At $3.1 billion, China’s operating budget is comparable to the average, inflation-adjusted cost of hosting previous Winter Olympics, according to Oxford University researchers.
“Judging by the cost of previous Winter Olympics, that should be enough to cover the costs, especially considering many of the facilities have already been built,” said one of the experts, Bent Flyvbjerg, Professor of Major Program Management at Oxford.
However, it is difficult to assess what part, if any, of the cost of coronavirus prevention will actually go into the budget, Flyvbjerg said. Chinese accounting is often opaque and there are many budgets in which health care expenditures can be counted, he said.
The government has also urged companies to shoulder a higher share of the cost of hosting the Games. Other previous Olympic Games host cities have invested heavily in building accommodation for athletes and journalists, as well as a media center. China has taken a different approach.
In Zhangjiakou, an area near Beijing where some competitions are held, Chinese authorities have temporarily taken over Malaysia’s Genting Secret Garden ski resort. The resort expanded its capacity from 380 to 3,800 rooms and apartments before China won its Olympic bid. Lim Chee Wah, the resort’s founder and co-owner, said in an interview that he hadn’t been told how much he would be compensated by the government for using the resort for most of the winter season, but that he was confident it would be fair.
“We said well, thanks, but we will negotiate how to make the compensation – that will be done later,” he said.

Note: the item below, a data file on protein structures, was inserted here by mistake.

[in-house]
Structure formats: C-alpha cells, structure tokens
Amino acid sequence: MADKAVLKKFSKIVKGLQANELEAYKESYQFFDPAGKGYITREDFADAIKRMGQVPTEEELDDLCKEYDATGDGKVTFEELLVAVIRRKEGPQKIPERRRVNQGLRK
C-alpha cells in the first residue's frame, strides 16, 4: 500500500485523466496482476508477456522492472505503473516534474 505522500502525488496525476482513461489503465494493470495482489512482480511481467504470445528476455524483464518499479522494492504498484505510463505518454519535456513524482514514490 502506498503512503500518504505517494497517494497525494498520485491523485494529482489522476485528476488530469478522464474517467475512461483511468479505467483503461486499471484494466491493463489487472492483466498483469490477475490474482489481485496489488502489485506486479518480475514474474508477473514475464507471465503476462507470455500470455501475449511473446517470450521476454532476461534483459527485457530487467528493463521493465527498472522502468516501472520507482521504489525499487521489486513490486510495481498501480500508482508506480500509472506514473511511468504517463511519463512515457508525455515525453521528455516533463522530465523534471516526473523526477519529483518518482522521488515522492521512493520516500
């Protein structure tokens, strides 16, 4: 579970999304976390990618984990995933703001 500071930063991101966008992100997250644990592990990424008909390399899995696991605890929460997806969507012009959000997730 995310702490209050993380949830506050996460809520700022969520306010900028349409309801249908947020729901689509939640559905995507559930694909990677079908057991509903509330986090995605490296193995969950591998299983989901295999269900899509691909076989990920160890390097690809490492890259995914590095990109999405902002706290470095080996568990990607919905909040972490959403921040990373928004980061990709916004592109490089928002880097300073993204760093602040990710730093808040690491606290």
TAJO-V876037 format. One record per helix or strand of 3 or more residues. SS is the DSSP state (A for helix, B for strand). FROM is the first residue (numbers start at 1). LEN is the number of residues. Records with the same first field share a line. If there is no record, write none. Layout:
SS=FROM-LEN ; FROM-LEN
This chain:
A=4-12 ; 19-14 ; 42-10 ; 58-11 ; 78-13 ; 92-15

China also doesn’t count long-term infrastructure investments made in the years leading up to the Games.
The national government spent US$2 billion to build an expressway from northwest Beijing to Yanqing, where Olympic sliding and alpine skiing competitions are held, and another US$3.6 billion to extend the expressway to Taizicheng Valley, where where the ski areas are located.
Before Beijing won its bid to host the 2022 Olympics, the government began spending $8.4 billion on a high-speed rail line that would take travelers from Beijing to Inner Mongolia at speeds of up to 217 miles per hour. After winning the Olympics, Beijing added $1 billion to this project to build an additional segment that flakes off the main line and goes up the mountains to Taizicheng.
“The Chinese don’t count any of it — they say they built it anyway,” said Andrew Zimbalist, a Smith College professor who has published three books on the economics of the Olympics. “I wonder if they would do it anyway, and if they would do it anyway, why do they have to host the Olympics.”
Resort owners like Mr. Lim from Genting hope that the new infrastructure will help to develop the industry. When the resort expanded tenfold ahead of the Olympics, he said he was told that the national rail service would run 15 or 20 trains a day to the Taizicheng Valley.
In an email response to questions, China State Railways said it was operating 15 bullet trains a day in each direction when the line opened in late 2019. But just a month later, when the pandemic began, the schedule was drastically reduced to five trains on most days and an additional five on peak travel days.
China sees the Olympics as transforming Beijing, which gets just a foot of natural snow most winters, into a global winter sports destination.
“The success in opening the Winter Olympics has brought positive economic benefits and created new sources of growth for the local economy,” said Beijing City Chief Spokesman Xu Hejian.
Liu Yi and Li You contributed to the research.